Could Daniel Orton be just the third player
Orlando sends to the D-League?
The drafting of Daniel Orton brought up many questions.
He never really fit a need and his inexperience has earned him the dreaded “project” label. That is not necessarily a good thing for a team with championship aspirations. The same could be (and should be) said for second-round pick Stanley Robinson, who signed a contract with the team last week and will be in training camp at the end of September.
Orlando is not exactly a bastion for player development. Jameer Nelson and Courtney Lee are really the only non-lottery picks that have developed for Orlando the last few years. Finding value at the end of the Draft is very very tricky.
But Orton had a lot of buzz around him — good and bad — before the Draft. A lot of prognosticators had him going in the lottery or into the teens in the first round. It was quite a surprise when the backup center from Kentucky slipped all the way to number 29. From a pure talent standpoint, Orton was by far the best player available. And at that end of the Draft you know you are getting a work in progress or someone with some question marks. So you take the best player available.
Orton is in an interesting position then. He could potentially be a very solid contributor to future Magic teams — a potential backup for Dwight Howard or a potential power forward in the future. How he is brought along will be crucial to his development. I think it is safe to assume he is being groomed to one day replace Marcin Gortat, whose contract is a large burden on the salary cap and who is the most coveted move-able piece on the team’s roster.
Orton is far from ready. And so the Magic are left with the question of what to do with him this season.
One suggestion? The NBA D-League.
The D-League, like Orton, is the big quagmire, not just for the Magic but for the whole league really. Orlando has rarely used its D-League affiliate, the
Reno Big Horns New Mexico Thunderbirds and formerly the Anaheim Arsenal and Reno BigHorns, since the league’s creation. The only time the Magic have sent players down to the minor league is James Augustine in 2006 and Marcin Gortat in 2007. Neither stayed in Anaheim very long.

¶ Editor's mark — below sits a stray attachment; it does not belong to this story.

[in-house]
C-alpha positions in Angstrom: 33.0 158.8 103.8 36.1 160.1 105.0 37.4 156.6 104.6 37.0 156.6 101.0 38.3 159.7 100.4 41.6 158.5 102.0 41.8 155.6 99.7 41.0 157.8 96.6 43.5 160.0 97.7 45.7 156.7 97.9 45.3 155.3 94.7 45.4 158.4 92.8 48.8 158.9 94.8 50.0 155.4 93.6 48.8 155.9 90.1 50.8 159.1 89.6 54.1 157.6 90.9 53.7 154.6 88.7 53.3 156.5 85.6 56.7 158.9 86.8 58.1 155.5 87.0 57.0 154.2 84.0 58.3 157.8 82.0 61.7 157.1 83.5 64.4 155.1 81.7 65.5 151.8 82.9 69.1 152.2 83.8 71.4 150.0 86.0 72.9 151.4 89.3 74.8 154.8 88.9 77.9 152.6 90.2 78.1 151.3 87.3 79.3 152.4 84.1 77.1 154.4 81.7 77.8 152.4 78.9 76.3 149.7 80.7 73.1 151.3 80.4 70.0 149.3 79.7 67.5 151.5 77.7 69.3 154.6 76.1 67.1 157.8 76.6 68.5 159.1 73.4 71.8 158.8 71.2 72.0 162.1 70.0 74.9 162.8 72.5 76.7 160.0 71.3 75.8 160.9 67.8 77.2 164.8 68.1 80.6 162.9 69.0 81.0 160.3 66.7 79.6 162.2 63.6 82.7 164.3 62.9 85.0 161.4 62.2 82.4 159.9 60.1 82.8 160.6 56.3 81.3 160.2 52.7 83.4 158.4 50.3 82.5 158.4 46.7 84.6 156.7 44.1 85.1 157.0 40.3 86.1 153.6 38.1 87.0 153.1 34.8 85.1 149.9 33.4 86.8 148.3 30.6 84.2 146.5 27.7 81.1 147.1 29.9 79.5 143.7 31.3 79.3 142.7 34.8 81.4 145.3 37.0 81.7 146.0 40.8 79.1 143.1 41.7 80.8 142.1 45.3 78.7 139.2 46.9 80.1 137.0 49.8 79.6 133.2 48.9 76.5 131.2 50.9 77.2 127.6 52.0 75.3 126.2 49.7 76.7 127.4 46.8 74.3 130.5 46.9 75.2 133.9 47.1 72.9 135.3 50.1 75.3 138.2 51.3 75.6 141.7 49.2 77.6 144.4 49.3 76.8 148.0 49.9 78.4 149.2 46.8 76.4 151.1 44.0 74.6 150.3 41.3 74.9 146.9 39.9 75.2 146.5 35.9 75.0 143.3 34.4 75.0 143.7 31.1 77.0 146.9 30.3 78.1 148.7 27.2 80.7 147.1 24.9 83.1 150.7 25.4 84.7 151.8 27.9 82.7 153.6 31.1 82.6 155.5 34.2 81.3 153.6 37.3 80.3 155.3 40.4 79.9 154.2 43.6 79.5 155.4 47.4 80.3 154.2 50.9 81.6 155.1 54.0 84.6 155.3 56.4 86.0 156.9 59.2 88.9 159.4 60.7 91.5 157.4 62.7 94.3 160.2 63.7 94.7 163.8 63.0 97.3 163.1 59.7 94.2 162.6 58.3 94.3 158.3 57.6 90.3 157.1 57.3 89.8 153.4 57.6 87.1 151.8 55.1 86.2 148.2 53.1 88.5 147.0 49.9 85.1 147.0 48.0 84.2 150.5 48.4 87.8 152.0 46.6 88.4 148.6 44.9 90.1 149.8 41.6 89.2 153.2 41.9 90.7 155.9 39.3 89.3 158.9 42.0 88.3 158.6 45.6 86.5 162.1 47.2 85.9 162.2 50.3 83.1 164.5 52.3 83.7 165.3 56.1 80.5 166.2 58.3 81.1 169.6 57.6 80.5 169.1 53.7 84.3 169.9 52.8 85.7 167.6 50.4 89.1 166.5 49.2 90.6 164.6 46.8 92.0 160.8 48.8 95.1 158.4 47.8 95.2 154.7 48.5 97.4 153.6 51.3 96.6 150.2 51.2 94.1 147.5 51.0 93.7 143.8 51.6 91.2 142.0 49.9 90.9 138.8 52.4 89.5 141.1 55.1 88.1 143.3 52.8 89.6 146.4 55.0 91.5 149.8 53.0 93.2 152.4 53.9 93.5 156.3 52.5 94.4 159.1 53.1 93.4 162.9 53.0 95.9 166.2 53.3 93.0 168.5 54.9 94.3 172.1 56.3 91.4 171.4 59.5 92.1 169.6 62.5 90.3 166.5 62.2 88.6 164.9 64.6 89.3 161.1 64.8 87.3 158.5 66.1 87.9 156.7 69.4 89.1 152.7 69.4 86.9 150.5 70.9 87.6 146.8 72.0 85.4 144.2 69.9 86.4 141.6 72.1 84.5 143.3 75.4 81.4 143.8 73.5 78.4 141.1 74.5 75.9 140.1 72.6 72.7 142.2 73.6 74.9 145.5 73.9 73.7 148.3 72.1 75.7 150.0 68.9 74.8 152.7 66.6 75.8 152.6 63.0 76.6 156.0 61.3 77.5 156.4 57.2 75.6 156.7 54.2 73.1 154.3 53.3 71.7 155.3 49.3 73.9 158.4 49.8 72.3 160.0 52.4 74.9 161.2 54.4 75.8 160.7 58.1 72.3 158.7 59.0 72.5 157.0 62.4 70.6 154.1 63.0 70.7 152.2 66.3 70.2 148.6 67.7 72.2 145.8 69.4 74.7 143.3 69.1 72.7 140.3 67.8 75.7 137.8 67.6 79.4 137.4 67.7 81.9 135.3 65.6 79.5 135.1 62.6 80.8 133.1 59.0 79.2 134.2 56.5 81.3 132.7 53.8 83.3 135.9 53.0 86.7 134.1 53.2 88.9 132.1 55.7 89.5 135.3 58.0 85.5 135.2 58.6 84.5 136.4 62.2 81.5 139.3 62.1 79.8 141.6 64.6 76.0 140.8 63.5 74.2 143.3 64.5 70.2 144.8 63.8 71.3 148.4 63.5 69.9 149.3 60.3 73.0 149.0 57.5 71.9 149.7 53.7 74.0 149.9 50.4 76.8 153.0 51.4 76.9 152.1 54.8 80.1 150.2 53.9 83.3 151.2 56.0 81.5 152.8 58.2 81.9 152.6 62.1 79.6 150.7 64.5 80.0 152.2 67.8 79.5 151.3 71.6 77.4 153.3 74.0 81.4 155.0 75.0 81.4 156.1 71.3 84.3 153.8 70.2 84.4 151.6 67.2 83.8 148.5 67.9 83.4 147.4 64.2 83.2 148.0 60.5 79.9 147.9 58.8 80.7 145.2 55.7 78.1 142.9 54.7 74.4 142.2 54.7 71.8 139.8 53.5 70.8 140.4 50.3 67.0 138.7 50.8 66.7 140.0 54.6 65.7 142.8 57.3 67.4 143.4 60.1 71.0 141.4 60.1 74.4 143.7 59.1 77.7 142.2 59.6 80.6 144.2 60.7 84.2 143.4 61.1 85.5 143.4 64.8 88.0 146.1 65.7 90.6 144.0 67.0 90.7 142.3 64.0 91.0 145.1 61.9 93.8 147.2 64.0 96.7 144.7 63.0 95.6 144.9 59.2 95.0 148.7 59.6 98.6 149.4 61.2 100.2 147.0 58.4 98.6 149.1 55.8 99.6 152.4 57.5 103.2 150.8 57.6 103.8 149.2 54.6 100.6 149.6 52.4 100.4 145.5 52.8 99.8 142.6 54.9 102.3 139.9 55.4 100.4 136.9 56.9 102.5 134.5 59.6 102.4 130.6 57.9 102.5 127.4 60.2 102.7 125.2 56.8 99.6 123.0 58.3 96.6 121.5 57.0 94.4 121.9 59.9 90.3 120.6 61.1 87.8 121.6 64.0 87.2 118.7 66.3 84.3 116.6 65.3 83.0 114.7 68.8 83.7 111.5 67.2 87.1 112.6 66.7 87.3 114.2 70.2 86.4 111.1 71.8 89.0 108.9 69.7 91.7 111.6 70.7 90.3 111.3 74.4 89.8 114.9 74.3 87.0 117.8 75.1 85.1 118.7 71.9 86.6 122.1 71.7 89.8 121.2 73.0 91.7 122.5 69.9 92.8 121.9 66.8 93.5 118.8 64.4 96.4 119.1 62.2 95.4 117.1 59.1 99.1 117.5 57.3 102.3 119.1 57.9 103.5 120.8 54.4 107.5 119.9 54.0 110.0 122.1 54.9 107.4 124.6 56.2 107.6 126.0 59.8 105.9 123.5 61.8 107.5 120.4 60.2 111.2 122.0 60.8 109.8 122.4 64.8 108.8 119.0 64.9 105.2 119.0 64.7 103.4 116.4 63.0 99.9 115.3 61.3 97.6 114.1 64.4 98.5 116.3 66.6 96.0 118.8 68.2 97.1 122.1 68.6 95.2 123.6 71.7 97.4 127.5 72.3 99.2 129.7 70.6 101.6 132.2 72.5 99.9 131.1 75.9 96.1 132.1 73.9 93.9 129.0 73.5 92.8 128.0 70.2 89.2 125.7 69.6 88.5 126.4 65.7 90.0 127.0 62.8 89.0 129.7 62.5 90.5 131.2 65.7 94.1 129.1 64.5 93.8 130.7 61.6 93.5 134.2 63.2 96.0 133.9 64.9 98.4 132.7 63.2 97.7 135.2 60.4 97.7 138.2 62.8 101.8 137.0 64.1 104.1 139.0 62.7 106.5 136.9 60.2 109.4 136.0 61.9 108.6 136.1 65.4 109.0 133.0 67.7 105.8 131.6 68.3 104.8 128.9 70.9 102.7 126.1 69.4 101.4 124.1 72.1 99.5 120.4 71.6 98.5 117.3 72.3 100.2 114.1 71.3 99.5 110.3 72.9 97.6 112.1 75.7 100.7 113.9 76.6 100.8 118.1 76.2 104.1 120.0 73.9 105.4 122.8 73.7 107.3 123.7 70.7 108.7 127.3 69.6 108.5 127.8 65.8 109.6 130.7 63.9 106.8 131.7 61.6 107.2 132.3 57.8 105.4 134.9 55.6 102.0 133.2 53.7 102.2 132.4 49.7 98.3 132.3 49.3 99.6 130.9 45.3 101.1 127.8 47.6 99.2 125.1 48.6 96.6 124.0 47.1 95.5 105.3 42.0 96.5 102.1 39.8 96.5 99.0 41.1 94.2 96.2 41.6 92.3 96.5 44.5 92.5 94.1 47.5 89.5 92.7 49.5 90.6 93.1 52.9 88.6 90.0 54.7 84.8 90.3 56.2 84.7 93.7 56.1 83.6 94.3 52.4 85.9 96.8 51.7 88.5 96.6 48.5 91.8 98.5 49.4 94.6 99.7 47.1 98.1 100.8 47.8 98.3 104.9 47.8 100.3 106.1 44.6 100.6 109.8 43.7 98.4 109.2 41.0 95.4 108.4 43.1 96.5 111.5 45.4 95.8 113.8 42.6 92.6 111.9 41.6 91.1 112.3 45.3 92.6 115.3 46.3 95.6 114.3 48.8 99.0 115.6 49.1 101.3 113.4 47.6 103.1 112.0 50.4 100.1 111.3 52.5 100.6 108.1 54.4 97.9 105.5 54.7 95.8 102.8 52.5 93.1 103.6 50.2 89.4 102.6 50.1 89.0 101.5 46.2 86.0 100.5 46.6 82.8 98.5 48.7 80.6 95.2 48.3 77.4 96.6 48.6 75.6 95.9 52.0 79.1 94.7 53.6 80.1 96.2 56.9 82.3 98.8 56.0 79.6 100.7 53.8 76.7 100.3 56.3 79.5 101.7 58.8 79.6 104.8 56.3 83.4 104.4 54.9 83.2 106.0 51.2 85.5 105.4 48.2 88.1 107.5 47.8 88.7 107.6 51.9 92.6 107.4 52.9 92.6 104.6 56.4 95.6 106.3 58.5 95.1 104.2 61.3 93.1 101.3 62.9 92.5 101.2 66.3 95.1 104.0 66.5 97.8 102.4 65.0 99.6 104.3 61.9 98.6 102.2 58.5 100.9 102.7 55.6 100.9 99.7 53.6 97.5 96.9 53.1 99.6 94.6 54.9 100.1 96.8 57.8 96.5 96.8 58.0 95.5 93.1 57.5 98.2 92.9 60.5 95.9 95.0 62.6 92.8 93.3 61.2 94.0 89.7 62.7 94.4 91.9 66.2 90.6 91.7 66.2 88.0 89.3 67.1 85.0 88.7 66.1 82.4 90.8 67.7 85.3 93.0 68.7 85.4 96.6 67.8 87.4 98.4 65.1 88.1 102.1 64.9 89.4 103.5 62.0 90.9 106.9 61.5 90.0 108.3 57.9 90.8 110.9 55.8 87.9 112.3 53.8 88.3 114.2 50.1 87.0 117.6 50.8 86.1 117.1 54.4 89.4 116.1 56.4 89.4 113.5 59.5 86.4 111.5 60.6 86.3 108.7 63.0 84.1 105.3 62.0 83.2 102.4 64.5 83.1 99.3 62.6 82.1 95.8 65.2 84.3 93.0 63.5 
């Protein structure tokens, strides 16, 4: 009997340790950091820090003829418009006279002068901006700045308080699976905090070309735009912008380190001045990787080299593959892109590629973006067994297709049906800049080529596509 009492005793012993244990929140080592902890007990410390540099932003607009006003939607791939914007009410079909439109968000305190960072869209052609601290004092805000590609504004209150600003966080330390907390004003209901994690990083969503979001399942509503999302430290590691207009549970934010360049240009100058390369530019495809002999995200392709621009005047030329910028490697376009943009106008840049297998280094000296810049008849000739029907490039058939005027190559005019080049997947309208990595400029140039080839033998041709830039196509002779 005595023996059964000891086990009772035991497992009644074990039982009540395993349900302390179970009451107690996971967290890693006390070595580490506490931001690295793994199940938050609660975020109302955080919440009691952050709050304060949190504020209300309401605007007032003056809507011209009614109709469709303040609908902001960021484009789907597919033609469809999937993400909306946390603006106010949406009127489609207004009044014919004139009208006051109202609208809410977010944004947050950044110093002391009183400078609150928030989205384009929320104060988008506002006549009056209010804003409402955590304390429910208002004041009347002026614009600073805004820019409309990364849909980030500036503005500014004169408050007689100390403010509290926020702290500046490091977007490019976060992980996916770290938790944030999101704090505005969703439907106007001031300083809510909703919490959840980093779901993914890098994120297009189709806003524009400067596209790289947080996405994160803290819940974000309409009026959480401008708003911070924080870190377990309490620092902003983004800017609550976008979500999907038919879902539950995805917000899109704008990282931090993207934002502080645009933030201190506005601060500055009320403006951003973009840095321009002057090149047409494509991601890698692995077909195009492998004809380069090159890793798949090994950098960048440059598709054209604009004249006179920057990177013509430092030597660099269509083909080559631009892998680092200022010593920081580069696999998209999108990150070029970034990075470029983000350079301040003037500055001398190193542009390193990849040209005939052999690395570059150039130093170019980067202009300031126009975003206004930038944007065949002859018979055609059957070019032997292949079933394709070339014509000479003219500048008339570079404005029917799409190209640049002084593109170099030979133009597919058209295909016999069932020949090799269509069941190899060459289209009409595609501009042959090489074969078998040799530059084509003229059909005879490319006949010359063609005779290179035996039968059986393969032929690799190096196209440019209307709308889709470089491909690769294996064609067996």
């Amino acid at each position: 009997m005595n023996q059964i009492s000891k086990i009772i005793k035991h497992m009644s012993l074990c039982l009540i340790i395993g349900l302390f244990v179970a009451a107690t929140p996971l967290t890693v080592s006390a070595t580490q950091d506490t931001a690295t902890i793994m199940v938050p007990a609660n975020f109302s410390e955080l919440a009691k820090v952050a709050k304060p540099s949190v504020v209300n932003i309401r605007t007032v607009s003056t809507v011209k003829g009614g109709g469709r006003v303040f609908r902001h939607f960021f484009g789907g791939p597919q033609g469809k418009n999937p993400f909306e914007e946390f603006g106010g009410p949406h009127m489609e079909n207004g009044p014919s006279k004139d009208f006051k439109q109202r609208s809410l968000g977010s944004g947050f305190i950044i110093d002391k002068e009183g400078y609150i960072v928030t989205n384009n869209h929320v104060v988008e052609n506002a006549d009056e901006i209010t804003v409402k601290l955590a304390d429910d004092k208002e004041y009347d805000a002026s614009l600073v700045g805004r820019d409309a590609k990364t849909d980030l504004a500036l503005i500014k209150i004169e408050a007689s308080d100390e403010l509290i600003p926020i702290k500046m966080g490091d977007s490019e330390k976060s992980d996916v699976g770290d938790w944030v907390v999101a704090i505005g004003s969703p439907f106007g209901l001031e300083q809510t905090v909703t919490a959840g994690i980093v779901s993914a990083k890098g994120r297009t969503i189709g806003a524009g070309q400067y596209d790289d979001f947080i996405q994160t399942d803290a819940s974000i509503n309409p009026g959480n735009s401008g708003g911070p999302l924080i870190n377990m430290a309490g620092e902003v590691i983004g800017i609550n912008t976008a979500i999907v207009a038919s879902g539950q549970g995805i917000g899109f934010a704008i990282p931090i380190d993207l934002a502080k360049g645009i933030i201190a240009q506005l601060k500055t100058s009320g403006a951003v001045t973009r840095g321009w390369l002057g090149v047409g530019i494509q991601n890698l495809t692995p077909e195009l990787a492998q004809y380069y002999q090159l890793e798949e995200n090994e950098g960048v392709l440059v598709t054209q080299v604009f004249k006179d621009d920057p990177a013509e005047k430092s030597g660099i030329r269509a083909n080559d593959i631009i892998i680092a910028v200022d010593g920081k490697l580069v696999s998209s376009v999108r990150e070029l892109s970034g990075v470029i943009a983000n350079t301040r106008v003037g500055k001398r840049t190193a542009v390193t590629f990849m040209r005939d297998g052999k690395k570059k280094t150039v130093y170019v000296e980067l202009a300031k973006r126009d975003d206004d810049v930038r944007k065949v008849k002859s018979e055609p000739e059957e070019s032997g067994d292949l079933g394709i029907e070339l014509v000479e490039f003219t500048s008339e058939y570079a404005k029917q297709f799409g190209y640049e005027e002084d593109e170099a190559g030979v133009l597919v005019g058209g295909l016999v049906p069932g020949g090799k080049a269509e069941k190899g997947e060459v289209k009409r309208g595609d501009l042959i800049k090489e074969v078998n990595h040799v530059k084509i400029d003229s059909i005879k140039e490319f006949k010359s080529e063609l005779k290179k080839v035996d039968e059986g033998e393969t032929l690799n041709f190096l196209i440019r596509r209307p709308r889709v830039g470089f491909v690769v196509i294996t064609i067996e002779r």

Orlando is not like San Antonio, Oklahoma City or Utah. The Magic do not own their own D-League affiliate. Those three teams use their D-League more effectively because of this independent affiliation. If Orton or Robinson were to go down to the D-League they would not be running the Magic’s sets and would not be learning how to play on the team.
Otis Smith is very much in favor of having guys learn from the bench and get their reps in practice. But for a young guy like Orton, that may not be the best approach.
Orton really has not played the last two seasons. His senior year in high school he tore his ACL and missed most of the season. Last year he backed up DeMarcus Cousins at center for Kentucky and did not receive ample amounts of playing time. So why not allow Orton some time to play a little at the D-League level to get acclimated to the NBA game?
The D-League has been somewhat proven to be good preparation for the NBA. Many undrafted rookies and journeymen veterans choose the lower pay of the D-League over European and International leagues because of the exposure it gives directly to the NBA and because its rules are similar to the NBA’s. The competition is a step down from the ACB League in Spain and several other international leagues, but it is still a relatively high level of play.
Especially for someone new to the NBA.
Last year, there were 40 “Gatorade Call-Ups” from the D-League involving 27 different players. It included Utah’s Sundiata Gaines, Chicago’s Chris Richard and Boston’s Oliver Lafayette. In the league’s history there have been 183 call-ups of 113 different players. It may not be as much of a financial or competitive success for the NBA as Stern would like, but this little experiment has been quite successful. NBA teams are using.
The Magic are not.
In all likelihood, Smith will have Orton play some at both levels. Orton will likely start the season with the Magic and he will learn everything he can going up against Dwight Howard. That will be invaluable experience for him. But, barring injuries, when the team hits December and January, Orton will likely be off to
Reno New Mexico. He needs game experience and to build on whatever confidence he has gained and learned from playing with the Magic.
Robinson is much in the same boat. If he can get a contract and make the roster, Robinson too could use the D-League to improve his “NBA skills” and play some in practice to learn the Magic’s offense.
The whole season will be a lesson of experimentation and implementation for the team’s two rookies. They may not see a lot of NBA action, but he can still show what he has learned. And the Magic will be watching closely.